8 Fierce Ways to Embrace Your Inner Girl Power
The Women’s March this weekend was nothing short of a phenomenal act of Girl Power. Millions of women of all ages stood together to peacefully to make sure their voice was heard about the issues that are important to them. This now historical day may be in the past, but we know that so many of you out there were left inspired by this incredible act that spanned the entire planet. No matter what your political beliefs are (or even if you don’t quite have any yet), YOU are fully capable of making a difference in the world or even just your own life.
Some days can feel like everything is super confusing and challenging – whether it be school or life or the world as a whole. You might disagree with your friends and family on important issues. Other times you’ll hear or see things that ignite that fire inside you and make you want to fight for a better life for you and those around you. Sometimes you might just feel overwhelmed or lost, unsure of how you can even change the grades on your report card, let alone something bigger. We’ve got some ways to help you follow your heart, get yourself un-stuck, and help you shine – even when the world seems stacked against you.
ALL girls can stand tall, use their voices, and make change together. Girl power isn’t always about being the loudest or making the biggest waves. Sometimes it’s the little things – like your infinite search for knowledge or the way you treat other girls, that make the biggest difference. The Women’s March started with just one voice, and look how that turned out! That’s why we’ve put together this list of advice to help you stay fierce and embrace your inner girl power all year long.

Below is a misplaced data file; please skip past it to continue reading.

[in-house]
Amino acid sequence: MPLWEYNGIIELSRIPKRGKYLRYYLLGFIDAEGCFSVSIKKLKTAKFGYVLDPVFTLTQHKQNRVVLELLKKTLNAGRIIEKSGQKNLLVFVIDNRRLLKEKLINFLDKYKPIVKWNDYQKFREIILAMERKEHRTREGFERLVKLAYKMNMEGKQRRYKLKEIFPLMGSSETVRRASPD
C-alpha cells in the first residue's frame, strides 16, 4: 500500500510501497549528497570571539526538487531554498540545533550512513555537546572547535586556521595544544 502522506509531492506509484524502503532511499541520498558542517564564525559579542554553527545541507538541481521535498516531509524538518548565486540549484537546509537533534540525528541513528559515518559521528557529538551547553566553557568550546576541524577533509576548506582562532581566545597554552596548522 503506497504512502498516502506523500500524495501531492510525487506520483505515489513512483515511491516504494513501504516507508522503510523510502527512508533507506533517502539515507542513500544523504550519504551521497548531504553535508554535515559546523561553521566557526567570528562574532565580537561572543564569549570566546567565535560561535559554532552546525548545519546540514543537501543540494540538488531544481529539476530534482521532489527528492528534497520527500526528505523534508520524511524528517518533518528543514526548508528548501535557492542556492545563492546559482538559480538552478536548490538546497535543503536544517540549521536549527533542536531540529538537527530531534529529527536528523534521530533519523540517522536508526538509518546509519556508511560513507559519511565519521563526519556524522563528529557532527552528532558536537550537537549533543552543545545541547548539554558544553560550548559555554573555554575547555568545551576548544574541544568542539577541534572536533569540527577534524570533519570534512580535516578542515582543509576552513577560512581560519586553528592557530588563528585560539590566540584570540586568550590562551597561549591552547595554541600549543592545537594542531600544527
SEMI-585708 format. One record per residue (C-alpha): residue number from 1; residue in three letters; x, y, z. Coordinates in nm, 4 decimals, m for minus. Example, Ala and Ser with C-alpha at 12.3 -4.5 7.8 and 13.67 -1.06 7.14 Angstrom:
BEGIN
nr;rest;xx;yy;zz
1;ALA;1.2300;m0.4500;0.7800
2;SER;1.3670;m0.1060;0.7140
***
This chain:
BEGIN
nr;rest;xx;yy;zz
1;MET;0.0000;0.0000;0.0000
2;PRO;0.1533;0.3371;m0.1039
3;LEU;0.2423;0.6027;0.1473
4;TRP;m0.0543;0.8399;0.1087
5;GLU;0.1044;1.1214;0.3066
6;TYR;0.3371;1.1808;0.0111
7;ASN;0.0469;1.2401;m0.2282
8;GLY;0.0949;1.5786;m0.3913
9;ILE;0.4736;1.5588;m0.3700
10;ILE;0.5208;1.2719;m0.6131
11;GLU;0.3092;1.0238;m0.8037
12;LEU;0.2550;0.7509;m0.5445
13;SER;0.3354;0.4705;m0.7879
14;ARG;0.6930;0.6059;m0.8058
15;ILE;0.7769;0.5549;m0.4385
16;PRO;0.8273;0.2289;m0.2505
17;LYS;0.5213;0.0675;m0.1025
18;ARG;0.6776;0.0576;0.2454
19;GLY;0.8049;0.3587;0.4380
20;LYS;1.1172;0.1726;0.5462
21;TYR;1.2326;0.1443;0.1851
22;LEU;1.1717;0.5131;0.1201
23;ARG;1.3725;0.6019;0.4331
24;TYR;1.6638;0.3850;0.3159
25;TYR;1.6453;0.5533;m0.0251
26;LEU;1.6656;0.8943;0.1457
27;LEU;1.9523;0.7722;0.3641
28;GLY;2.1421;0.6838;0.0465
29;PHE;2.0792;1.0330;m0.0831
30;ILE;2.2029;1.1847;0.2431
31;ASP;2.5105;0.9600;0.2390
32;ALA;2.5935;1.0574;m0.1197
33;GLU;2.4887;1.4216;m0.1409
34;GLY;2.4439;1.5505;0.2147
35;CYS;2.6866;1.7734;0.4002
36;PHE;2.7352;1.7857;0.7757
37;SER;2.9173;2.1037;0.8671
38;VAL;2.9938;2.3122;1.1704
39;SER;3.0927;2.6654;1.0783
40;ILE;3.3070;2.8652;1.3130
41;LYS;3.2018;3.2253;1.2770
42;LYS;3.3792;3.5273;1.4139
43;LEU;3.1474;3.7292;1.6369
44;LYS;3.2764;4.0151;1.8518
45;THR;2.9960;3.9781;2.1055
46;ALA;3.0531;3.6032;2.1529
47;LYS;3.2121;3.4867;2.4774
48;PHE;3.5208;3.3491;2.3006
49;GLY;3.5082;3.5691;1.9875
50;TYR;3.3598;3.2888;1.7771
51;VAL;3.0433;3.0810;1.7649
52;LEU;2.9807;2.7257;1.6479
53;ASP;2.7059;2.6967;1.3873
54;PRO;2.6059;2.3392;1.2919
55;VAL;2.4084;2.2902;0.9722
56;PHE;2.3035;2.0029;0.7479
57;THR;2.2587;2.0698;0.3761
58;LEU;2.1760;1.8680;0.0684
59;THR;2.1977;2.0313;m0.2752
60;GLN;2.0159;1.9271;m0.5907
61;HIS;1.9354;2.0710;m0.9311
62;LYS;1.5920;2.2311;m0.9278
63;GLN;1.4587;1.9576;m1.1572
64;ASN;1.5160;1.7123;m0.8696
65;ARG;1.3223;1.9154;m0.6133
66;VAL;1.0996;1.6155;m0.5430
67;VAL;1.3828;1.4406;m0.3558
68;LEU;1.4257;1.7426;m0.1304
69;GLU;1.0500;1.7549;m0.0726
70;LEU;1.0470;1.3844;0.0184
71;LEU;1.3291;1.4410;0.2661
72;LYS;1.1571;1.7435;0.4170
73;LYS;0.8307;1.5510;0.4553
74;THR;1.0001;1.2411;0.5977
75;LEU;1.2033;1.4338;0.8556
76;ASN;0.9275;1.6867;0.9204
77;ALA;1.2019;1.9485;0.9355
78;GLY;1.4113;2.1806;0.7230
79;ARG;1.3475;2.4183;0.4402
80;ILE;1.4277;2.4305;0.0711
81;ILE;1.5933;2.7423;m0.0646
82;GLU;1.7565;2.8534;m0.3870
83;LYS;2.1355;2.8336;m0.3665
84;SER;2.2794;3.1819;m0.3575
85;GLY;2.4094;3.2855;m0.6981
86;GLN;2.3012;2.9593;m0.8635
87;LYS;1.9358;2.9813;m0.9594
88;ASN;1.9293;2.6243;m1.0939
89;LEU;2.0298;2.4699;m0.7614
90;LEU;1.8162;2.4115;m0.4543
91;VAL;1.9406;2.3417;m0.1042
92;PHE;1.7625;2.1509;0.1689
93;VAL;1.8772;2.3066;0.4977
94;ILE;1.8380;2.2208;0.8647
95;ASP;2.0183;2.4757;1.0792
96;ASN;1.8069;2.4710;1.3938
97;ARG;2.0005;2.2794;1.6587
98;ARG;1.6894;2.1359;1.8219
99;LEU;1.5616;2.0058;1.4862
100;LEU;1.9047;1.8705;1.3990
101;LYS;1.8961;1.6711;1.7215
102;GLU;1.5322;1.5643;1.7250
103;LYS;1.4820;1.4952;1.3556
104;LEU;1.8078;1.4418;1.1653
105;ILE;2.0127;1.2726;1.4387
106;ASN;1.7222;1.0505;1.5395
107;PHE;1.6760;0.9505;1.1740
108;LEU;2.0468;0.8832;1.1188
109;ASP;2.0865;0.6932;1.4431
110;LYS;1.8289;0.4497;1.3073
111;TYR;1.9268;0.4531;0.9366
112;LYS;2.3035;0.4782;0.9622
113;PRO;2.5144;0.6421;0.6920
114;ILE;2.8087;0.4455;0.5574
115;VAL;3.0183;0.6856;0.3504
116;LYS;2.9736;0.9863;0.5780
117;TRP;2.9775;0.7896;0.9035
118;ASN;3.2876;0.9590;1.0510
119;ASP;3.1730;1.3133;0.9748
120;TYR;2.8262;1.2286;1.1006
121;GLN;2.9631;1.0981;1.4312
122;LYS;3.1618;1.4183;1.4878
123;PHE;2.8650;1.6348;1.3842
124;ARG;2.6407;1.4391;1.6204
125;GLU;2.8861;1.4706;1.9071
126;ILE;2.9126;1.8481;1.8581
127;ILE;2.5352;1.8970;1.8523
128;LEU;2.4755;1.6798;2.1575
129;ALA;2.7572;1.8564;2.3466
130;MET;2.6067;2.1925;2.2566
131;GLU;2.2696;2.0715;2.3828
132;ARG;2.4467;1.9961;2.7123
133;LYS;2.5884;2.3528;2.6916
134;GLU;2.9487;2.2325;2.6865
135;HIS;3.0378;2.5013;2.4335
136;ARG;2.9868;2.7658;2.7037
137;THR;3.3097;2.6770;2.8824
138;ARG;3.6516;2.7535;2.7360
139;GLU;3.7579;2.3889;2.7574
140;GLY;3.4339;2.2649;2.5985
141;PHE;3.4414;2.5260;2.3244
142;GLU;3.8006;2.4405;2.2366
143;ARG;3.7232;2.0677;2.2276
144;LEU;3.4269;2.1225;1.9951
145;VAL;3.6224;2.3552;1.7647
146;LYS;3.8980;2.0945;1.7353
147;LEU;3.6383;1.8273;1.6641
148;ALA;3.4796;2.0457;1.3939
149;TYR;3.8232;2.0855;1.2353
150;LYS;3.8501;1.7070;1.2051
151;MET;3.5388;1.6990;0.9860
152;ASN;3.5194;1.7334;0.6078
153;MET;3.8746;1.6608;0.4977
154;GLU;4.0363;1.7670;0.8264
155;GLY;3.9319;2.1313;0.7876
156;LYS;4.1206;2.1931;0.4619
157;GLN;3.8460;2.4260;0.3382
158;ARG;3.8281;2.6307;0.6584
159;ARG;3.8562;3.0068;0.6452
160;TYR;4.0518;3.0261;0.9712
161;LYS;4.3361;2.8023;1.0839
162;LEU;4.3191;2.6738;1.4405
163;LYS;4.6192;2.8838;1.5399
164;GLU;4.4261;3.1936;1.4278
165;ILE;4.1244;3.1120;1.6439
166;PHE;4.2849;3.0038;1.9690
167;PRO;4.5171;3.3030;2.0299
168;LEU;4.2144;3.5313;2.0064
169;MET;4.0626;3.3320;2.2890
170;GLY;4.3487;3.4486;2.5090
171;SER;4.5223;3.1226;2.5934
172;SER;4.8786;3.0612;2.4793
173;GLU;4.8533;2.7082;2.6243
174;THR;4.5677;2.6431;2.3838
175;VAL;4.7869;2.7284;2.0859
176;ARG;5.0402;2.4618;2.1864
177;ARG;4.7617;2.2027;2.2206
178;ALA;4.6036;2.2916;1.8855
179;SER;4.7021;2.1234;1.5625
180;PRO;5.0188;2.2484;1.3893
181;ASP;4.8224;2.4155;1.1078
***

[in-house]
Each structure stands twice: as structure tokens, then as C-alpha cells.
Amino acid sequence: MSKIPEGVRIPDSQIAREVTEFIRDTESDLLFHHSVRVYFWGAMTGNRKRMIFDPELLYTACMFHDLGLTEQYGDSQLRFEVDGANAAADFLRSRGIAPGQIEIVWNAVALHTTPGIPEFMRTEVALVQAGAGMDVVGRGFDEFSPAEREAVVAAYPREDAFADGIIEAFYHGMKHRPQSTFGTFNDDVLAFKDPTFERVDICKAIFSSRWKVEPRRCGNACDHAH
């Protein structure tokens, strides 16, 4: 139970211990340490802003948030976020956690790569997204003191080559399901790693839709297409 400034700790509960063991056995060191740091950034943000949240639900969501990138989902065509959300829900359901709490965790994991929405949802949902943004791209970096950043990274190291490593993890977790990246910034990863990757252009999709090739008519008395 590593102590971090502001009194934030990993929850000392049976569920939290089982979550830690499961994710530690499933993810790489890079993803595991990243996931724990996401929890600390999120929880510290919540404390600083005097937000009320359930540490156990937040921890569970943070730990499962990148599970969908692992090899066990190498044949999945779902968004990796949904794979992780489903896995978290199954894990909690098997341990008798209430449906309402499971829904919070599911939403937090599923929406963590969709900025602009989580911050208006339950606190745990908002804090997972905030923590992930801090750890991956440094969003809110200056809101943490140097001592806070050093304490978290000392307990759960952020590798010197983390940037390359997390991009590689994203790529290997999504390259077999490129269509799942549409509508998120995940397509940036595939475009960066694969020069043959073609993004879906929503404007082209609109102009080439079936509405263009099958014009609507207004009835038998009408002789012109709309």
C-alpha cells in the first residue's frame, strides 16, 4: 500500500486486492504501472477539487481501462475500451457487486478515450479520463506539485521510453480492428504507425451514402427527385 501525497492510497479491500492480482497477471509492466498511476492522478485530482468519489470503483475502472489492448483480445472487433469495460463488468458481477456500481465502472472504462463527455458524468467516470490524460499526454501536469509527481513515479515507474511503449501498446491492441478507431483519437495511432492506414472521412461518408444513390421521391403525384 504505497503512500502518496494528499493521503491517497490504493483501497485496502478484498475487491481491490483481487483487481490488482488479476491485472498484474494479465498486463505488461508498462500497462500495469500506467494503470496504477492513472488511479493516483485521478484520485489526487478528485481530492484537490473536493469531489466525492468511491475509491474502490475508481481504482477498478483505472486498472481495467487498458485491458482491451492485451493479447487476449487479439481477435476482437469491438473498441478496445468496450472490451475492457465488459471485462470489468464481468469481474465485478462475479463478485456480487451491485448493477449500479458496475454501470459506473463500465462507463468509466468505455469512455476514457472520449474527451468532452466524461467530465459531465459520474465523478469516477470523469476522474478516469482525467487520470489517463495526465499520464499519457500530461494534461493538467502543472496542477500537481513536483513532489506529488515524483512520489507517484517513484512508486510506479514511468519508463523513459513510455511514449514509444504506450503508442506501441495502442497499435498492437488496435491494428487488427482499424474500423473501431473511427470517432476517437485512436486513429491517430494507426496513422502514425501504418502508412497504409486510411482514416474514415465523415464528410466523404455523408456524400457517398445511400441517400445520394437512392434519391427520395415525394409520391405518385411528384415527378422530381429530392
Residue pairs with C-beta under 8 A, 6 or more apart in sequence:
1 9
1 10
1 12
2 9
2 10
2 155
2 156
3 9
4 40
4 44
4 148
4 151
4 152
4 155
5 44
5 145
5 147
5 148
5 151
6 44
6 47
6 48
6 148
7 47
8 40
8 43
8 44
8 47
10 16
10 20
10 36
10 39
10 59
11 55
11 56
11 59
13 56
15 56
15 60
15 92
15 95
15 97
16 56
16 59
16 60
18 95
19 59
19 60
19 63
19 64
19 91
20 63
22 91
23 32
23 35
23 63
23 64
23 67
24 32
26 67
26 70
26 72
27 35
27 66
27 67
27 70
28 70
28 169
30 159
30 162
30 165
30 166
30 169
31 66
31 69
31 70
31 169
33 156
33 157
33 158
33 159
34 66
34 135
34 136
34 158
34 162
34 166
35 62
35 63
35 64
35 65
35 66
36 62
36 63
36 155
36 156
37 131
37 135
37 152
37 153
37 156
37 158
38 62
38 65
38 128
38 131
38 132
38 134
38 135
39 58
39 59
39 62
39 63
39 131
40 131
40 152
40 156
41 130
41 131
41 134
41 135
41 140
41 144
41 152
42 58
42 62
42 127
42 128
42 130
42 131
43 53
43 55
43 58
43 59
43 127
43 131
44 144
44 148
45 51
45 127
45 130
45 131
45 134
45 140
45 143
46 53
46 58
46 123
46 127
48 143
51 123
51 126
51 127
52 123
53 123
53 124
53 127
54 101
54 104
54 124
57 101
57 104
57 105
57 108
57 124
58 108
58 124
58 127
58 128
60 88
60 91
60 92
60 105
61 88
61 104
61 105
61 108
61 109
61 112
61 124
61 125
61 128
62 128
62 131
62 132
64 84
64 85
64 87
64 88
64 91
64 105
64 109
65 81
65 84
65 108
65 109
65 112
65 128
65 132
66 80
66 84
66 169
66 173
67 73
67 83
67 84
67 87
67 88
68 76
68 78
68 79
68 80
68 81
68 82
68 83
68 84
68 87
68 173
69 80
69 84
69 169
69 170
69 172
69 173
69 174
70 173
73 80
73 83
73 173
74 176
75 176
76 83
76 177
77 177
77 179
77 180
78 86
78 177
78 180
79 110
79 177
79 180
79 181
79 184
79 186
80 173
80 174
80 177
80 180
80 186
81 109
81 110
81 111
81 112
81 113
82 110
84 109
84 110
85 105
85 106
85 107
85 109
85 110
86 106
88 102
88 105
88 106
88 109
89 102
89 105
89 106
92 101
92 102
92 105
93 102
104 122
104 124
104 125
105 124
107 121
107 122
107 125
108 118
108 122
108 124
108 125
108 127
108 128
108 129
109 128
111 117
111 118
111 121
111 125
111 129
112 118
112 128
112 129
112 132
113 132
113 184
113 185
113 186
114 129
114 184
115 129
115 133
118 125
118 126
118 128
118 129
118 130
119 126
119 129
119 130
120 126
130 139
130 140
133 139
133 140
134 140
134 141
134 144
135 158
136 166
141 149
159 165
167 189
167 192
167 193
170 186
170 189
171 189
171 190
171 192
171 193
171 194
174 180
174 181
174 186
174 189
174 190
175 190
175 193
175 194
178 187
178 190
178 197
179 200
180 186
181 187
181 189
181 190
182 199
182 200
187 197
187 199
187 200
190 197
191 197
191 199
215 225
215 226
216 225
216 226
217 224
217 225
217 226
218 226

8 Fierce Ways to Embrace Your Inner Girl Power:
1. Dream Big
It might not seem that way now while you’re so young, but YOU are the future. You and your generation are in control of what you want to be when you grow up and what kind of world you want to live in. Whether you want to open your own cupcake shop, become a best-selling author, sail across the ocean like Moana, explore Mars, cure a disease, or even become President someday – all of your dreams are important, valid, and valuable. Even if you don’t achieve all of your dreams and goals, they’re important to have, and not just the big ones.
Small dreams and goals are important too. Even if your goals are simple, like “Get 100% on a Science test” or “Volunteer at an animal shelter”, they’re stepping stones on your path to your future. Dreams both big and small help you grow as a person and figure out who you are along the way. You’ll always have an open mind, endless curiosity, and a vivid imagination as you explore all the possibilities life has to offer you. Don’t be afraid to put yourself out there, try new things, and be the very best you that you can be. Also never forget that you don’t have to be perfect. It’s okay to fail, it’s okay to make mistakes. It’s the hard stuff that truly helps us blossom.
As Hilary Clinton said during her concession speech: “…to all the little girls whose are watching this, never doubt that you are valuable and powerful and deserving of every chance and opportunity in the world to pursue and achieve your own dreams.” Never. EVER. Forget. This. Live by it. Make it your mantra. These words are so important.
2. Stand Up for What You Believe In